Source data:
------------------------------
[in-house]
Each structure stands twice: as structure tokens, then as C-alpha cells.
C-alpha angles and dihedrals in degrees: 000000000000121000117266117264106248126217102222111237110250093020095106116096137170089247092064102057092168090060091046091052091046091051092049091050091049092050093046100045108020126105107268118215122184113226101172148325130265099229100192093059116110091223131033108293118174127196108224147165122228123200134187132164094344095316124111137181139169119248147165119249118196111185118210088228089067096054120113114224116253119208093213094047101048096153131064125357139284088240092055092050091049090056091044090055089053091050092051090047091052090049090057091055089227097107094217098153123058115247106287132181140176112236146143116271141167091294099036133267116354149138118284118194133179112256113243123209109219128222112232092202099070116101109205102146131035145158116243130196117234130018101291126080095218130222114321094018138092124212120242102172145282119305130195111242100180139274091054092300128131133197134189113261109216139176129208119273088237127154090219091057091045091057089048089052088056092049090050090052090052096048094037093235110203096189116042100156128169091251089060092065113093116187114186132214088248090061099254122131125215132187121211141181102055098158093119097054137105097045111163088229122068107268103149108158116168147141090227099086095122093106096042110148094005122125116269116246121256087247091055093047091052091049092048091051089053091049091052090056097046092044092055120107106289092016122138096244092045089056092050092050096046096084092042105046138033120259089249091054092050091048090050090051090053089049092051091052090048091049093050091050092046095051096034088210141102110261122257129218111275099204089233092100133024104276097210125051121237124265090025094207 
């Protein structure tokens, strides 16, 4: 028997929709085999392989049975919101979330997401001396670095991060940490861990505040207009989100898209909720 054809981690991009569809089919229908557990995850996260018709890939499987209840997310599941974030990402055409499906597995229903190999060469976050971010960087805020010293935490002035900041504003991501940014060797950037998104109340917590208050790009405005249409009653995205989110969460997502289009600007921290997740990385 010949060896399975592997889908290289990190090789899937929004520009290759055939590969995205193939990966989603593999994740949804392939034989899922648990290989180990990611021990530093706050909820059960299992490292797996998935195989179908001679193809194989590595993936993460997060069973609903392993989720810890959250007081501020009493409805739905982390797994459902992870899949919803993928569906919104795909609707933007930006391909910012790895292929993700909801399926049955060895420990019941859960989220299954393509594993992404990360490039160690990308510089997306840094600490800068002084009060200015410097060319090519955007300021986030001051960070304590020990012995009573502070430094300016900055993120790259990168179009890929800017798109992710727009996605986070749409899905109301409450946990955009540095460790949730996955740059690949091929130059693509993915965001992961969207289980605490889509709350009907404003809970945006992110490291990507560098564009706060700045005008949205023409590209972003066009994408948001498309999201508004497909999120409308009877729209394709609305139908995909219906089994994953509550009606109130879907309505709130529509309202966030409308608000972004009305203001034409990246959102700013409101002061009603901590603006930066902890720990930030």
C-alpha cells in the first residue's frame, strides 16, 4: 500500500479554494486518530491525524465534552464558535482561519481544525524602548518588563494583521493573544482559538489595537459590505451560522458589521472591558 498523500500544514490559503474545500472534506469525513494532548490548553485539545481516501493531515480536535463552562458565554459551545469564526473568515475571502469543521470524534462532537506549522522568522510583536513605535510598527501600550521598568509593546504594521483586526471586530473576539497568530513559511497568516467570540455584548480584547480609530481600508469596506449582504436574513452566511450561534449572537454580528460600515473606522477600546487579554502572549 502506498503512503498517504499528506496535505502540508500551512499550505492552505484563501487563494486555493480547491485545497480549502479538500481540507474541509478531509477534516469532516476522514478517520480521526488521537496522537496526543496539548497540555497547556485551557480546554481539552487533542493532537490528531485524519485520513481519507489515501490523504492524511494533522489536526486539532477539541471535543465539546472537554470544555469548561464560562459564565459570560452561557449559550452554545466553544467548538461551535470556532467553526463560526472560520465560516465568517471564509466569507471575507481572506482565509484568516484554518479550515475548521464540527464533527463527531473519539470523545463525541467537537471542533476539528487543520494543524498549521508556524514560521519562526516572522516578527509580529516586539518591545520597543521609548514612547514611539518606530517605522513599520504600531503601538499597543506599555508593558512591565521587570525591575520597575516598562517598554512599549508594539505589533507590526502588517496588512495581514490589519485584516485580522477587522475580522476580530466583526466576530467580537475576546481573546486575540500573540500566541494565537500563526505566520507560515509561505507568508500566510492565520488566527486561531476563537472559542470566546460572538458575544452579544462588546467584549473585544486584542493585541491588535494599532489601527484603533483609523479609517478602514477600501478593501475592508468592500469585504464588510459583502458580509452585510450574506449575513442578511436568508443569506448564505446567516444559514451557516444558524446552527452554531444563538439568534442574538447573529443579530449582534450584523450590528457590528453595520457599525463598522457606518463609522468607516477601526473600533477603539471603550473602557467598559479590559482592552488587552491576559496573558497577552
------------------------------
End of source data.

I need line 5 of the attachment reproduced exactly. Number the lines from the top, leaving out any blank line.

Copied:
C-alpha cells in the first residue's frame, strides 16, 4: 500500500479554494486518530491525524465534552464558535482561519481544525524602548518588563494583521493573544482559538489595537459590505451560522458589521472591558 498523500500544514490559503474545500472534506469525513494532548490548553485539545481516501493531515480536535463552562458565554459551545469564526473568515475571502469543521470524534462532537506549522522568522510583536513605535510598527501600550521598568509593546504594521483586526471586530473576539497568530513559511497568516467570540455584548480584547480609530481600508469596506449582504436574513452566511450561534449572537454580528460600515473606522477600546487579554502572549 502506498503512503498517504499528506496535505502540508500551512499550505492552505484563501487563494486555493480547491485545497480549502479538500481540507474541509478531509477534516469532516476522514478517520480521526488521537496522537496526543496539548497540555497547556485551557480546554481539552487533542493532537490528531485524519485520513481519507489515501490523504492524511494533522489536526486539532477539541471535543465539546472537554470544555469548561464560562459564565459570560452561557449559550452554545466553544467548538461551535470556532467553526463560526472560520465560516465568517471564509466569507471575507481572506482565509484568516484554518479550515475548521464540527464533527463527531473519539470523545463525541467537537471542533476539528487543520494543524498549521508556524514560521519562526516572522516578527509580529516586539518591545520597543521609548514612547514611539518606530517605522513599520504600531503601538499597543506599555508593558512591565521587570525591575520597575516598562517598554512599549508594539505589533507590526502588517496588512495581514490589519485584516485580522477587522475580522476580530466583526466576530467580537475576546481573546486575540500573540500566541494565537500563526505566520507560515509561505507568508500566510492565520488566527486561531476563537472559542470566546460572538458575544452579544462588546467584549473585544486584542493585541491588535494599532489601527484603533483609523479609517478602514477600501478593501475592508468592500469585504464588510459583502458580509452585510450574506449575513442578511436568508443569506448564505446567516444559514451557516444558524446552527452554531444563538439568534442574538447573529443579530449582534450584523450590528457590528453595520457599525463598522457606518463609522468607516477601526473600533477603539471603550473602557467598559479590559482592552488587552491576559496573558497577552